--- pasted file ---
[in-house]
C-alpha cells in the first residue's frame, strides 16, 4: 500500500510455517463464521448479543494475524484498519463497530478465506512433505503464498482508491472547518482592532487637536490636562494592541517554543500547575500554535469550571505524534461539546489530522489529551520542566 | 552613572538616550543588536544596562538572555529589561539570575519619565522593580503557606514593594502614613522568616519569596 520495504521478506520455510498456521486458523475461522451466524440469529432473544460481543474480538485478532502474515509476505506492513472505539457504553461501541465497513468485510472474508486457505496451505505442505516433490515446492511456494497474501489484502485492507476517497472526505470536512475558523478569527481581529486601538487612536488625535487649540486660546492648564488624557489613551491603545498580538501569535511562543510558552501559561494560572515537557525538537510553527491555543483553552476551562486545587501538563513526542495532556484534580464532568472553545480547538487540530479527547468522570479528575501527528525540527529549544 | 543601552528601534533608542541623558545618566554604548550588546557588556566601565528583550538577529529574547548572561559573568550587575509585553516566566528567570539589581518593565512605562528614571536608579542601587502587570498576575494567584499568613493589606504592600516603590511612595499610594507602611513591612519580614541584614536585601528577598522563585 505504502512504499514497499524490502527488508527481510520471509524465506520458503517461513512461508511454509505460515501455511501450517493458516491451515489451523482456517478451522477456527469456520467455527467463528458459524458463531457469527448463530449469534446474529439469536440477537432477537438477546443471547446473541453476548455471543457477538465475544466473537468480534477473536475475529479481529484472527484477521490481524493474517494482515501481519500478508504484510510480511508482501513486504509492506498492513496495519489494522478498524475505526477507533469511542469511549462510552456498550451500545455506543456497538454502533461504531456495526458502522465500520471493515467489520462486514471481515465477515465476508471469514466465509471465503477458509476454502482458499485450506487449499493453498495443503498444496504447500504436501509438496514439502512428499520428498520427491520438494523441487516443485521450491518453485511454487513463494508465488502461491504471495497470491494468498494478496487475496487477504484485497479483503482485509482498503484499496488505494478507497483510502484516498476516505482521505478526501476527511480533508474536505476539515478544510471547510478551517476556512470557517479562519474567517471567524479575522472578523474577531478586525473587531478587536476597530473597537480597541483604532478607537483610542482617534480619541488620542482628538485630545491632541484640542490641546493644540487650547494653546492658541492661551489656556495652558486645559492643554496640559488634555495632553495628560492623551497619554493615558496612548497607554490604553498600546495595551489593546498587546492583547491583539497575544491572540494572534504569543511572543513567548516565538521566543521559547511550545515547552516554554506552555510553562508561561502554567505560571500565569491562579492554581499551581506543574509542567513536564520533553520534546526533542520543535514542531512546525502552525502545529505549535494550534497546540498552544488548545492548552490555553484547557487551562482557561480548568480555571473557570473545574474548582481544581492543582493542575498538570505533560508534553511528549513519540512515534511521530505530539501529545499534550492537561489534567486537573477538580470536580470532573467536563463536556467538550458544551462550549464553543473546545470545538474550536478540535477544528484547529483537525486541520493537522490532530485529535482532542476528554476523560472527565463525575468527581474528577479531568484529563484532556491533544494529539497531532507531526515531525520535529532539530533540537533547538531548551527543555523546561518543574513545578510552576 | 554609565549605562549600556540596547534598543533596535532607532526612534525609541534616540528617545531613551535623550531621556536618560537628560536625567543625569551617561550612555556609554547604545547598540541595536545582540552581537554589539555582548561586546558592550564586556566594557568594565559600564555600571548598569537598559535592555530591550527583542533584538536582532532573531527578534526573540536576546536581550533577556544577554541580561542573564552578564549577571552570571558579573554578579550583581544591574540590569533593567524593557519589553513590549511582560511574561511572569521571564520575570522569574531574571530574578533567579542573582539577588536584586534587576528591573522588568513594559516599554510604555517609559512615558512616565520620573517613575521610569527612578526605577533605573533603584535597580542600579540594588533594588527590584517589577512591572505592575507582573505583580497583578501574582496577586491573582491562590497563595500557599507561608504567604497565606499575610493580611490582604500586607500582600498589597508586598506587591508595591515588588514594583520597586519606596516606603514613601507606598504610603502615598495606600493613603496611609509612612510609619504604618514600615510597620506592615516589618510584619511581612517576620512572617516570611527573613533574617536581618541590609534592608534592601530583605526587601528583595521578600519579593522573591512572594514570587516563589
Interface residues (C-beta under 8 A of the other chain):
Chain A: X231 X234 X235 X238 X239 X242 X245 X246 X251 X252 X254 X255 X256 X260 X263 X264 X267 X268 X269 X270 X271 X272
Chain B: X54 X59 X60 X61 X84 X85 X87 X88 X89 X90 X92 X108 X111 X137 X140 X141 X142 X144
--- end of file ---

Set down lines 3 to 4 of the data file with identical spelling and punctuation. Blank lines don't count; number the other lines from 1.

Interface residues (C-beta under 8 A of the other chain):
Chain A: X231 X234 X235 X238 X239 X242 X245 X246 X251 X252 X254 X255 X256 X260 X263 X264 X267 X268 X269 X270 X271 X272